This morning I sat on a couch in our office complex, looking across at a couple who have been called to, and trained for, missions. Together, we two couples form a team. We are a team of international missions consultants. Our job is both simple and complex. Simply stated, we find those called and help them get to their place of service, as I wrote a few weeks back. The complexities come in when you consider interviewing candidates, training, networking, and the entire proverbial ball of wax that is a part of sending out missionaries.
This couple--Peruvians by birth, up-bringing, and culture--was excited as we shared our vision for sending out Latin-Americans into all the world. For me, the most gratifying thing was hearing the wife ask (names omitted intentionally), "Who is on our team?" Did you see that small possessive pronoun in that? "Our." It's "our" team. She did not ask, "Who is on "your" team; she asked about "our team."
That is a great hurdle that we have crossed. We bridged a river. Find the cliche that works for you and run with it. We see one another as equals, partners in ministry. We bring to the table what each can bring, showing (trying to, at least) mutual respect and learning what we can from one another.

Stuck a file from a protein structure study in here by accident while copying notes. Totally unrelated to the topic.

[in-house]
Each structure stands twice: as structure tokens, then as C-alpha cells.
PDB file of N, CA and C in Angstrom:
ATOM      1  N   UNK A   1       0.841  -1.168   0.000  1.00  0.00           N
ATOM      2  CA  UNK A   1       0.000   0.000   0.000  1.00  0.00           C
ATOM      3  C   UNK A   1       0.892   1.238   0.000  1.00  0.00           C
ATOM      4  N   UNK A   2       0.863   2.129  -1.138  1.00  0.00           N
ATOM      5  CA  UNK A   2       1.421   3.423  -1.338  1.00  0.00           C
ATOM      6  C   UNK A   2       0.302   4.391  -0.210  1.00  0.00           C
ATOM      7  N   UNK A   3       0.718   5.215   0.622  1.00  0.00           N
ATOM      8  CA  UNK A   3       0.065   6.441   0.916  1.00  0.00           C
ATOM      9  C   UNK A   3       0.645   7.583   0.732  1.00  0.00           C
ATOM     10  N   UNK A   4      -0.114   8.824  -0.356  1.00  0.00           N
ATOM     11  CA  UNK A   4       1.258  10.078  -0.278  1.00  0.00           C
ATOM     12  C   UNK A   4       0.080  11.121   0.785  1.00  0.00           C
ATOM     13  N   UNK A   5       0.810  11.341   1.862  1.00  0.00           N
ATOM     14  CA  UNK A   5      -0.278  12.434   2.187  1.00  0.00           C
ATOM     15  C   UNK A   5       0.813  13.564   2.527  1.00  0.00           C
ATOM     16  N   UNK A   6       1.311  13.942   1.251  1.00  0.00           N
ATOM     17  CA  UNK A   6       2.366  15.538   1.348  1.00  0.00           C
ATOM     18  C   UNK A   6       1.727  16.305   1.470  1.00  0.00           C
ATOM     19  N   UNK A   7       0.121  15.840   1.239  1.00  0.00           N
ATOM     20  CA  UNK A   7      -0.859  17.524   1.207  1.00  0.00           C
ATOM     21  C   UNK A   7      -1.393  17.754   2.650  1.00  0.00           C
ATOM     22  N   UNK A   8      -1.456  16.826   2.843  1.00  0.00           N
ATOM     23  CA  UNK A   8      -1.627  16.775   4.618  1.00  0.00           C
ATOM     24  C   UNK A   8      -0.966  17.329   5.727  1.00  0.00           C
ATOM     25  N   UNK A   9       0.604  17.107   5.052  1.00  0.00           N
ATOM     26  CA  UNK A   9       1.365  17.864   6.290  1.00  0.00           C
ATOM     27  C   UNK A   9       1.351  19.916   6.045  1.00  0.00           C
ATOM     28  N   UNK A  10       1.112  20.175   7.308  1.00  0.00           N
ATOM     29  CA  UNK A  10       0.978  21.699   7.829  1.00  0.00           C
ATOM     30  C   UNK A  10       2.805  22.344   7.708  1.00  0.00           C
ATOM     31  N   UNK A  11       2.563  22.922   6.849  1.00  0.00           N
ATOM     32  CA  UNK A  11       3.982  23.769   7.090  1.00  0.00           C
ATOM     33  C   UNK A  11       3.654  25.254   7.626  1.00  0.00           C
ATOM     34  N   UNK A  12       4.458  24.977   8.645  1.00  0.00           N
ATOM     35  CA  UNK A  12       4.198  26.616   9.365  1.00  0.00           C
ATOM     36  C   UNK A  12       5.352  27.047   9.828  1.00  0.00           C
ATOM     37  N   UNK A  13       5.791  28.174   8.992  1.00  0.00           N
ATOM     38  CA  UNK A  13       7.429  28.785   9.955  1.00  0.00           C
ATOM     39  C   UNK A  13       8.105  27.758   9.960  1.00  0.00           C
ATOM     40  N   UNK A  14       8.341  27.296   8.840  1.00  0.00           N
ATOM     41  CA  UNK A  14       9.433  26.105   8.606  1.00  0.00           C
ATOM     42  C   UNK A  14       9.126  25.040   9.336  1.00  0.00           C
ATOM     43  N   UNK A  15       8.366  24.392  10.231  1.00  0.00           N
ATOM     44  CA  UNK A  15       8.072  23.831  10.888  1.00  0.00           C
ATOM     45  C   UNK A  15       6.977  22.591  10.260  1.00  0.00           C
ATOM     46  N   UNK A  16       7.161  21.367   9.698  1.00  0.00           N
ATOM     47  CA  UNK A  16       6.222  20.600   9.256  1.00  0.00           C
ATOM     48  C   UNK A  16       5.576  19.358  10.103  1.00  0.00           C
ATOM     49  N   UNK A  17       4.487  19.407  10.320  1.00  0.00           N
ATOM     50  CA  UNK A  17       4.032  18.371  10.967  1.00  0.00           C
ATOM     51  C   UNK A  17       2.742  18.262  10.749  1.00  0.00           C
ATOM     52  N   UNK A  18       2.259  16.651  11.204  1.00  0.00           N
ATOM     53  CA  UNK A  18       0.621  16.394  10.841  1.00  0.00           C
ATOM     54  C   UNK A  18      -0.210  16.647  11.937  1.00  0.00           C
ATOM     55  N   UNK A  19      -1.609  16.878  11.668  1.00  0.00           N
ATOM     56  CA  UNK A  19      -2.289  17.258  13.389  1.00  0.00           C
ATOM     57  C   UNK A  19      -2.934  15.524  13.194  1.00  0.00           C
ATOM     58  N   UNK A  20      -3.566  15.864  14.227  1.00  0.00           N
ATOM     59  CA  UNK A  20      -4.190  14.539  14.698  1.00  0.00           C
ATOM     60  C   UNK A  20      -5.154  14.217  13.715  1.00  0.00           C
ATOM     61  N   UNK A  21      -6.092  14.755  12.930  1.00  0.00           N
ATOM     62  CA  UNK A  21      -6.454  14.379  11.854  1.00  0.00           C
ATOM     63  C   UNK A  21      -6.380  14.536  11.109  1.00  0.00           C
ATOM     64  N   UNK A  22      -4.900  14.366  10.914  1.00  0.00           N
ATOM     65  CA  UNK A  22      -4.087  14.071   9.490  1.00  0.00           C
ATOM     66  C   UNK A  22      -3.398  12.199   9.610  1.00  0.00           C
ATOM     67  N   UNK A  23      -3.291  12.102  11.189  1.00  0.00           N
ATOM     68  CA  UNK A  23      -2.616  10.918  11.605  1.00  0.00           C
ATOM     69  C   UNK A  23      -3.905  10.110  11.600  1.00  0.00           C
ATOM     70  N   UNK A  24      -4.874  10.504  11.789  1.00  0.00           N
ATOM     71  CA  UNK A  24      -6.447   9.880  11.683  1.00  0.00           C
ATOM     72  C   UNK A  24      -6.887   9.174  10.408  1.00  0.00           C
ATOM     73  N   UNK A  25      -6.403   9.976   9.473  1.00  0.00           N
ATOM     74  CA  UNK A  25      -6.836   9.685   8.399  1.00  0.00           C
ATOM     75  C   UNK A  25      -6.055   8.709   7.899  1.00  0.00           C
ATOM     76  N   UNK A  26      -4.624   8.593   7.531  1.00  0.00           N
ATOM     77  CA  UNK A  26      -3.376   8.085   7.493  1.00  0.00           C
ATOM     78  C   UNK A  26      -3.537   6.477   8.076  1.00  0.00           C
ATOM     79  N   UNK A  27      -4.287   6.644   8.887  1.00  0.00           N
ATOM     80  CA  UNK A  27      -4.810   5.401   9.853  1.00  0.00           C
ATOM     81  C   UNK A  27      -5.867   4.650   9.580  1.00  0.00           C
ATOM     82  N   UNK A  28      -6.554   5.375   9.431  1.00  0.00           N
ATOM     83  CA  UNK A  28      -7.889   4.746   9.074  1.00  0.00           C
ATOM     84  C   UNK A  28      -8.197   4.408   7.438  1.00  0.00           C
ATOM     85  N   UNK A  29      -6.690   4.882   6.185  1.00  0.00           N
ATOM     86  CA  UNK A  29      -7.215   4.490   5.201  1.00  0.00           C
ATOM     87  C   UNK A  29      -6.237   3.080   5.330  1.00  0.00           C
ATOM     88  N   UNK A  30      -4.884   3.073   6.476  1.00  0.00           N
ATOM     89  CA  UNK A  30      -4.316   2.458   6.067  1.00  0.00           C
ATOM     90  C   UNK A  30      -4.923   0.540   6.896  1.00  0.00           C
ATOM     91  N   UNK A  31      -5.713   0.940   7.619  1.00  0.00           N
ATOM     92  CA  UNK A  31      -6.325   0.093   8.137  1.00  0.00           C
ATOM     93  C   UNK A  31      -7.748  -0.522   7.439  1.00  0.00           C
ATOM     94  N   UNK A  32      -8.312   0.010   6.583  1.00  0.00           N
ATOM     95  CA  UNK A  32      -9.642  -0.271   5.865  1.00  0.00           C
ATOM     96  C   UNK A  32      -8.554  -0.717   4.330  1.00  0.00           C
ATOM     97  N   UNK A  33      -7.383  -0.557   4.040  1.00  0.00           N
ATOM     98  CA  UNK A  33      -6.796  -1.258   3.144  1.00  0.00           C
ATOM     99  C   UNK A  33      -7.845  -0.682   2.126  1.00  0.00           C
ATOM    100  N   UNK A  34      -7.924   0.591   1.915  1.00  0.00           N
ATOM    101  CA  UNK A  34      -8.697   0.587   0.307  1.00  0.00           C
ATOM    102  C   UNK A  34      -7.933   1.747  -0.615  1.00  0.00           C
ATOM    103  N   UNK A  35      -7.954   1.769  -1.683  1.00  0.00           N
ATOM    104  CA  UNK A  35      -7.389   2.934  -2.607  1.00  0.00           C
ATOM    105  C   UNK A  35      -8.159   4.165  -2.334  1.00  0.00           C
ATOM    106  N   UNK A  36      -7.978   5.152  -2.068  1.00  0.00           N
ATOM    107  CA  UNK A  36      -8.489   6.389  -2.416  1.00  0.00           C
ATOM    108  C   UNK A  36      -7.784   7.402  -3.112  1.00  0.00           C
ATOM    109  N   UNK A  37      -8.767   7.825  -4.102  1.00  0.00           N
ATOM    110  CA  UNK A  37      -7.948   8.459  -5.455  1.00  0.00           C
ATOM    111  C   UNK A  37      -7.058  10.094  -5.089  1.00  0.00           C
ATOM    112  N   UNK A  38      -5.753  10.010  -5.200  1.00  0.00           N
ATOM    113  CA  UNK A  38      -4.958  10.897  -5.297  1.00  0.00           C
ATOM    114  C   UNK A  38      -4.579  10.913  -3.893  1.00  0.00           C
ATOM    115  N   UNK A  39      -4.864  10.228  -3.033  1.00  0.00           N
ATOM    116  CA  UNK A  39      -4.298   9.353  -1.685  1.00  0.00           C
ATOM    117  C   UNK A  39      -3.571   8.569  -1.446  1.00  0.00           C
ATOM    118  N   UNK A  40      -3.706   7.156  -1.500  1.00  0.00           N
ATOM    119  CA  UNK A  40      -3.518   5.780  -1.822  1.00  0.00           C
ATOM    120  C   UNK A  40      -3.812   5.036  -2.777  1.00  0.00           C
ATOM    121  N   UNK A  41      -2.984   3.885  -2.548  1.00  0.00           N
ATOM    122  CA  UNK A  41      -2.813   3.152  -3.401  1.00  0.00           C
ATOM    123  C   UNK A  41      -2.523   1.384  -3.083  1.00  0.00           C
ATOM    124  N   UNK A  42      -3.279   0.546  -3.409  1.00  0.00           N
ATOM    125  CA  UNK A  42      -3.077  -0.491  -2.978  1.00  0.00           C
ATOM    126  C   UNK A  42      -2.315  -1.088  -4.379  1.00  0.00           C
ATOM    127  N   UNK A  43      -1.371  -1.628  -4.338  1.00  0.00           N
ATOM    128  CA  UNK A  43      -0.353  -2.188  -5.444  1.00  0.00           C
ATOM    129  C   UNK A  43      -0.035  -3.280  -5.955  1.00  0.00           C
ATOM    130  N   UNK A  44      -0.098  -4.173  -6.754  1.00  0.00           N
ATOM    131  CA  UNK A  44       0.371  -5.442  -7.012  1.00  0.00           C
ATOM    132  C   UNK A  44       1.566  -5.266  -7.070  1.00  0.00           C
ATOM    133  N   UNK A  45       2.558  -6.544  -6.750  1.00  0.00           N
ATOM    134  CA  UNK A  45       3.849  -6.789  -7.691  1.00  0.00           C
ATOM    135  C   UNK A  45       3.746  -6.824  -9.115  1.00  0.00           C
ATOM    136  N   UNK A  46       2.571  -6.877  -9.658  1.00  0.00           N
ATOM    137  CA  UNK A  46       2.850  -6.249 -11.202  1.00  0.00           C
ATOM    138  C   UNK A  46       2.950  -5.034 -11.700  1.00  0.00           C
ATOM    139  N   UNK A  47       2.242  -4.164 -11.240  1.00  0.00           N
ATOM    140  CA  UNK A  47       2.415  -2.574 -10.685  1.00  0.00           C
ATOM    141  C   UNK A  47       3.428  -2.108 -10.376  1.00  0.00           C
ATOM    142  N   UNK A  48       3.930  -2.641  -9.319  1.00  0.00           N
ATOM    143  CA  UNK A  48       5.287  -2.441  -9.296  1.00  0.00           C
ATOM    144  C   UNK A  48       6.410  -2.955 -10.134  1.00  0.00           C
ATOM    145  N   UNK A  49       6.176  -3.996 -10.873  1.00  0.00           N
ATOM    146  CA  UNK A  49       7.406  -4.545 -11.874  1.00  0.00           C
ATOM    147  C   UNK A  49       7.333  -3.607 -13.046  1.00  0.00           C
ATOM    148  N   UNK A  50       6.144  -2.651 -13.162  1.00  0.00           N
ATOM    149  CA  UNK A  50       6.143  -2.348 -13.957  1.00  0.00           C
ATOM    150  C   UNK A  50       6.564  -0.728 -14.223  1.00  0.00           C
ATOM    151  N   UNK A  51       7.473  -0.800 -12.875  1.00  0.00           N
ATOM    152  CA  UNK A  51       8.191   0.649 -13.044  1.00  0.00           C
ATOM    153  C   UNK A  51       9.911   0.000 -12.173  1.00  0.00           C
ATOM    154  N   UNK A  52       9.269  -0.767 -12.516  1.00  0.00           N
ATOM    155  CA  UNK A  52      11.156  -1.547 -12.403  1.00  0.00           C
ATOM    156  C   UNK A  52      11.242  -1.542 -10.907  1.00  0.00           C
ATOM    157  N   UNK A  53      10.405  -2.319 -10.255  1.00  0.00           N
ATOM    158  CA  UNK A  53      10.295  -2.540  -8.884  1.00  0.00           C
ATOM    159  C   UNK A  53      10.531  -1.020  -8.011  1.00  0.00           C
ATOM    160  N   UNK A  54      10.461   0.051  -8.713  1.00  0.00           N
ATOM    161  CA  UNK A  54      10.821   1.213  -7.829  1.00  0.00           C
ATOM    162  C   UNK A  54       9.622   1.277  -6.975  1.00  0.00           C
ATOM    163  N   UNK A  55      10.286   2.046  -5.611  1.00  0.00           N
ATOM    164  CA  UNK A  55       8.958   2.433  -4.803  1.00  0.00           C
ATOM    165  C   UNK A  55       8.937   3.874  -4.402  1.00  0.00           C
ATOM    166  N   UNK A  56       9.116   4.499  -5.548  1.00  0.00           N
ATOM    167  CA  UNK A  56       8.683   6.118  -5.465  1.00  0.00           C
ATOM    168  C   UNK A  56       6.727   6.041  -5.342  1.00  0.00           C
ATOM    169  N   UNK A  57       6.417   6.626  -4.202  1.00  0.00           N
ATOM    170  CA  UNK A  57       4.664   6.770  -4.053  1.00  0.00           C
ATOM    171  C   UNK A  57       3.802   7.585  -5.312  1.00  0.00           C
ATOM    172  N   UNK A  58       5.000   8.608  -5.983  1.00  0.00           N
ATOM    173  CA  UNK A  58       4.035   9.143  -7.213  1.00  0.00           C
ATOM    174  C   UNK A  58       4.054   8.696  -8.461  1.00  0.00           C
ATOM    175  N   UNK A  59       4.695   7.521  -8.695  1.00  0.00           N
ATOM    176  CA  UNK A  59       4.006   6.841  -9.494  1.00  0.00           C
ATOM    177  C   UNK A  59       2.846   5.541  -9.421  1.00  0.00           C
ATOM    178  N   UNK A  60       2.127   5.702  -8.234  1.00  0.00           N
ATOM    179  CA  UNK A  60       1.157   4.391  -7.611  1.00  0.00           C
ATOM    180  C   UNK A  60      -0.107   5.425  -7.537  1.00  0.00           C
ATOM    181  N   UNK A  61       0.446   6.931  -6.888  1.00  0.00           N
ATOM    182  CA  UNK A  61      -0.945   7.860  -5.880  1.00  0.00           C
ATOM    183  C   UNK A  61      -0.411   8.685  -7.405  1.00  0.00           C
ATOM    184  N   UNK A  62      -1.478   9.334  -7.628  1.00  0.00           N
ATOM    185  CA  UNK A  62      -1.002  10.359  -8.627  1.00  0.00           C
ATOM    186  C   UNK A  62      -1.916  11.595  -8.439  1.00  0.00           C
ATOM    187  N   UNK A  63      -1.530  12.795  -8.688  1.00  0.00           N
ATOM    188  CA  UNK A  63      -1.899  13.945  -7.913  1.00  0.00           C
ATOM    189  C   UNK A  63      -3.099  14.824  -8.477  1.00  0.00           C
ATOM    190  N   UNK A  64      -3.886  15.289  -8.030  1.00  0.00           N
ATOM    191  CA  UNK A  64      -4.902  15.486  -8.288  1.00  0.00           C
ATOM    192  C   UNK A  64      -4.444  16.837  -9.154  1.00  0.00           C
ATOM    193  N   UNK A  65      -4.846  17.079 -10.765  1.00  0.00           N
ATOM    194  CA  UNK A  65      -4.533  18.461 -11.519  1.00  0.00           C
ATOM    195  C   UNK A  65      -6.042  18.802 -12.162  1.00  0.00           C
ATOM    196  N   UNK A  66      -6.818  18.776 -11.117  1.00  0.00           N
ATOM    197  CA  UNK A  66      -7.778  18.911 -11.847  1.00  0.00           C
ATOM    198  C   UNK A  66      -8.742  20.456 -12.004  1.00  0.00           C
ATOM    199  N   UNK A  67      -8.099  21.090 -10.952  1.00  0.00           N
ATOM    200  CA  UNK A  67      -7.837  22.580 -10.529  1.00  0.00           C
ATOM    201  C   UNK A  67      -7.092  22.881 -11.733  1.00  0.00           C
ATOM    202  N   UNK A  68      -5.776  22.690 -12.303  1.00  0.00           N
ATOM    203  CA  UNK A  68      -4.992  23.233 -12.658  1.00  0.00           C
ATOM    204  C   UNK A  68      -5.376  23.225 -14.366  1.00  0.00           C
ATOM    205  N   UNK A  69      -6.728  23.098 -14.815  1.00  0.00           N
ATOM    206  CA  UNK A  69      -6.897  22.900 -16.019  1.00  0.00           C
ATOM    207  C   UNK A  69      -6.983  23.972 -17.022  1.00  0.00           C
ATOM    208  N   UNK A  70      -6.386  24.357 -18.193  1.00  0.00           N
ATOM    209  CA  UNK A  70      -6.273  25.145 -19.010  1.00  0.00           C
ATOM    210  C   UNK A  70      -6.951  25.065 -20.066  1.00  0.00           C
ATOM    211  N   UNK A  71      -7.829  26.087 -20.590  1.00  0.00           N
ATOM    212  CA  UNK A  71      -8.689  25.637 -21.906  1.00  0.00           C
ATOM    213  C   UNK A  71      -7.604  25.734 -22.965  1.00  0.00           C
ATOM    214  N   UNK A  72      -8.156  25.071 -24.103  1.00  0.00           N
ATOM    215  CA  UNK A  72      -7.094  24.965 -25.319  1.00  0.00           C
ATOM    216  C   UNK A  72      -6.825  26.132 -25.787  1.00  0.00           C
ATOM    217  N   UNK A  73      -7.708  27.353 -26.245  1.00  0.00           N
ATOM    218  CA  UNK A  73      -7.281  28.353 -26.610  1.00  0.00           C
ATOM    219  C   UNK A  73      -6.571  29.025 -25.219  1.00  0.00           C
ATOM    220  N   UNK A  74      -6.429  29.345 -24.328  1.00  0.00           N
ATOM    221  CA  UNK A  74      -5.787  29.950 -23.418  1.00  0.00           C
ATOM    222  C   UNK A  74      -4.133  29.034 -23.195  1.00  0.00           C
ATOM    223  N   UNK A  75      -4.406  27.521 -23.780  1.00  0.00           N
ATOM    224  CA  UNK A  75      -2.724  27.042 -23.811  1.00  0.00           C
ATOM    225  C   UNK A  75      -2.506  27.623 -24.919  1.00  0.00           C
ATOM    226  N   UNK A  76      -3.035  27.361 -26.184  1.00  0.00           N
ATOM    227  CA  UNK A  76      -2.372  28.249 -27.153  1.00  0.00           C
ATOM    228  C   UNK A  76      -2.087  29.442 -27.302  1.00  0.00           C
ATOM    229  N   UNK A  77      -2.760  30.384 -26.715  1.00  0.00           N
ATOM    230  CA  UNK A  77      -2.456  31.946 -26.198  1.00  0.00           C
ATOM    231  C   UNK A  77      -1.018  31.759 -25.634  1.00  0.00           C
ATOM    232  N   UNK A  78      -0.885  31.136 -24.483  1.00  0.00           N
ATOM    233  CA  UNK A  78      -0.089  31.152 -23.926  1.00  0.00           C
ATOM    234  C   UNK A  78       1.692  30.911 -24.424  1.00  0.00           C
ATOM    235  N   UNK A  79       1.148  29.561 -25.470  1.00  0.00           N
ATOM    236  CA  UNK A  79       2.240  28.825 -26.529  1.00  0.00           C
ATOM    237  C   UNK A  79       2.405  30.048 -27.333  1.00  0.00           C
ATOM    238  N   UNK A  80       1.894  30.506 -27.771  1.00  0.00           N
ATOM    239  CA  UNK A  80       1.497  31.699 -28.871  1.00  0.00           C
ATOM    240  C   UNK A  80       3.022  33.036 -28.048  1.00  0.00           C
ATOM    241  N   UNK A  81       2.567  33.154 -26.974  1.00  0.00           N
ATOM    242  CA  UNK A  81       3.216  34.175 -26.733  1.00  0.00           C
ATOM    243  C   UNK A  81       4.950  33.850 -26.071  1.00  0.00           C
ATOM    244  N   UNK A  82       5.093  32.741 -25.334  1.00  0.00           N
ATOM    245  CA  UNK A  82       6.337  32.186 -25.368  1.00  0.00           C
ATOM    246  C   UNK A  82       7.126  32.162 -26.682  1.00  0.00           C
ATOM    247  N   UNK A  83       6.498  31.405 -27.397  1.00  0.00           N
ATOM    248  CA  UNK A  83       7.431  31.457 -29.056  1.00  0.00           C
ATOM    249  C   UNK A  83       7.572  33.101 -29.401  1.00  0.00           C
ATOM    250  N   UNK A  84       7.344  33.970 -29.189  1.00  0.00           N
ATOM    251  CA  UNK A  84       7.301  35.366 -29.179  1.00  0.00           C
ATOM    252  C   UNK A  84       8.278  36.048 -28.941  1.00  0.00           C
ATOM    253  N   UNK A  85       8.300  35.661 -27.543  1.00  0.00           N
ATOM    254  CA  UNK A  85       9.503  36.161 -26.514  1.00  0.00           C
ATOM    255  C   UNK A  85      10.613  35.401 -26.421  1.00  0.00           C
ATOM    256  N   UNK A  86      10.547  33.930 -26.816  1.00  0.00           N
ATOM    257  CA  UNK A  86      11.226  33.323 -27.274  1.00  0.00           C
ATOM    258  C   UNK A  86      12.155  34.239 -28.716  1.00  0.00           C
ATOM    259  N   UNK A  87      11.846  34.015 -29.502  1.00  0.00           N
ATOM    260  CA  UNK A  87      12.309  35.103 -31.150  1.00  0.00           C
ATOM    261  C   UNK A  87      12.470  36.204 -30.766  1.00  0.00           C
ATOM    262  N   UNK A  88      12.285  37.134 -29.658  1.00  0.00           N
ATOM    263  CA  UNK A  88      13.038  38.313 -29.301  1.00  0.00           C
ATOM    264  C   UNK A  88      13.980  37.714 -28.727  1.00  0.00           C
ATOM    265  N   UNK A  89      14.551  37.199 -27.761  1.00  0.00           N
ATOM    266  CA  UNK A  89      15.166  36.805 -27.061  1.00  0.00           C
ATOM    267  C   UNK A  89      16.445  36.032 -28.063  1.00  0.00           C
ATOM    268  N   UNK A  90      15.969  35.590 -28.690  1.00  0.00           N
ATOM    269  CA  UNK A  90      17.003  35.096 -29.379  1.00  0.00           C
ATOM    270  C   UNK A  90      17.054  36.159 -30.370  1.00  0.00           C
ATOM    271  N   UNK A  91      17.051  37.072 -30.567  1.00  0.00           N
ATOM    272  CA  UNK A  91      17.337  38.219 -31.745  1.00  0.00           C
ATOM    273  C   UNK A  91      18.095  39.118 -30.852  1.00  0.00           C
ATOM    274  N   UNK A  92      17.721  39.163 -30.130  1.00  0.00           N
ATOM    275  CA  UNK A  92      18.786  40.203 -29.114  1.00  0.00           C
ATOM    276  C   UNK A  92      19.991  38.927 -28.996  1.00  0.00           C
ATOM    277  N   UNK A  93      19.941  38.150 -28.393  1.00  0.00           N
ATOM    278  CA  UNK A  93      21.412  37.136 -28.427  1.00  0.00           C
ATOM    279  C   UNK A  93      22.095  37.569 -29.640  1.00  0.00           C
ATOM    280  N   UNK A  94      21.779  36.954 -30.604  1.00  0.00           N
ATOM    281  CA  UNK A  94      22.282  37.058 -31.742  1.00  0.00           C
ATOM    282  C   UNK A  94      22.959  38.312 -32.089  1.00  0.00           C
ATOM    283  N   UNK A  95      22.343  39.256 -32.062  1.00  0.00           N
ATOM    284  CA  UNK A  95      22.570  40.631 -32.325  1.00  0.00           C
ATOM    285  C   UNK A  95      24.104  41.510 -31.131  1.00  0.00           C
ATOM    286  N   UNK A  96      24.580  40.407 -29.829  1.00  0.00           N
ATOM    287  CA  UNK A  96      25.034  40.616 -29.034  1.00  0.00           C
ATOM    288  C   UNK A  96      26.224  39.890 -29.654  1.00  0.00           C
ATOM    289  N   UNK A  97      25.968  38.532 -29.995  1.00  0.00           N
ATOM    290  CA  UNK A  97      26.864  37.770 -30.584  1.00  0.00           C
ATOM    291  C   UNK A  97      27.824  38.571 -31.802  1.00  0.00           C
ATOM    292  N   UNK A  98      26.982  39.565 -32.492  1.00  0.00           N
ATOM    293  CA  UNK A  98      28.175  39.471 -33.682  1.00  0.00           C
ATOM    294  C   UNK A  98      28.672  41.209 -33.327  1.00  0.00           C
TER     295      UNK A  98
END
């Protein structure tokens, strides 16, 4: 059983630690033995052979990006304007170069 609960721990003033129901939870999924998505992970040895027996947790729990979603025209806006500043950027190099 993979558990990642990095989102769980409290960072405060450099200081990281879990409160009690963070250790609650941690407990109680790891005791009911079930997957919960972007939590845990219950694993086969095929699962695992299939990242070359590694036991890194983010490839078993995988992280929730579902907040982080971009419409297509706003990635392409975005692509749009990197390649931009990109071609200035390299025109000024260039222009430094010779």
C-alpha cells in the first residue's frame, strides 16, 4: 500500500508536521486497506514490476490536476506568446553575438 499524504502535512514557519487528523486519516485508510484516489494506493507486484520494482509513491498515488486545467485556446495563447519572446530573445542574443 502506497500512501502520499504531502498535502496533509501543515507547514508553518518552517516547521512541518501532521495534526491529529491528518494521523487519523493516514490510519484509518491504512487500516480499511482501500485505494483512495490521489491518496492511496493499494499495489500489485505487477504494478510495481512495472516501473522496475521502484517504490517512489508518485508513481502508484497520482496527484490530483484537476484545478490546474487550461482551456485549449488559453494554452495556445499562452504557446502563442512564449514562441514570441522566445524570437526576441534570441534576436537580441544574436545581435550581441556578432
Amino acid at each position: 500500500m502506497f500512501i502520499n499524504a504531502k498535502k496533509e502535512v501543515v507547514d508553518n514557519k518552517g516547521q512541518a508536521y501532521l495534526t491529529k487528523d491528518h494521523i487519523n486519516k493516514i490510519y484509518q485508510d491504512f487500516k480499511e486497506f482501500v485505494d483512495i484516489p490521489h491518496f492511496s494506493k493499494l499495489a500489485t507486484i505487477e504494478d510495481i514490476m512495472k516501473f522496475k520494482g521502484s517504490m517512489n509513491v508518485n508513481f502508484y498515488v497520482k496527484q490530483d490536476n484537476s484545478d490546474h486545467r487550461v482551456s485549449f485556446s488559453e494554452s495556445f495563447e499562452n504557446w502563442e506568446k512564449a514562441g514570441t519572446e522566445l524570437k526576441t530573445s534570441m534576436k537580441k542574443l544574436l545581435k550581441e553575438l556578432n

One important ramification is that when any of us shares an idea, it is not filtered quite as much as can normally happen in cross-cultural communication. So when I brought up some ideas as to how we may accomplish sending out missionaries, I saw their faces light up. When they shared their opinions regarding some of the details, they got to see my excitement.
It was an incubation room. An idea was born and began to grow. It is not a North American idea; it is not a South American idea. It is a mission team idea. I am excited about this for two reasons: one, the goal to send out missionaries from this country is a realistic one in the eye of those with whom we work; two, when the "product" is finally presented to the national church or churches, it won't be seen as imported from another world.
May the idea of sending out laborers continue to grow and bring fruit!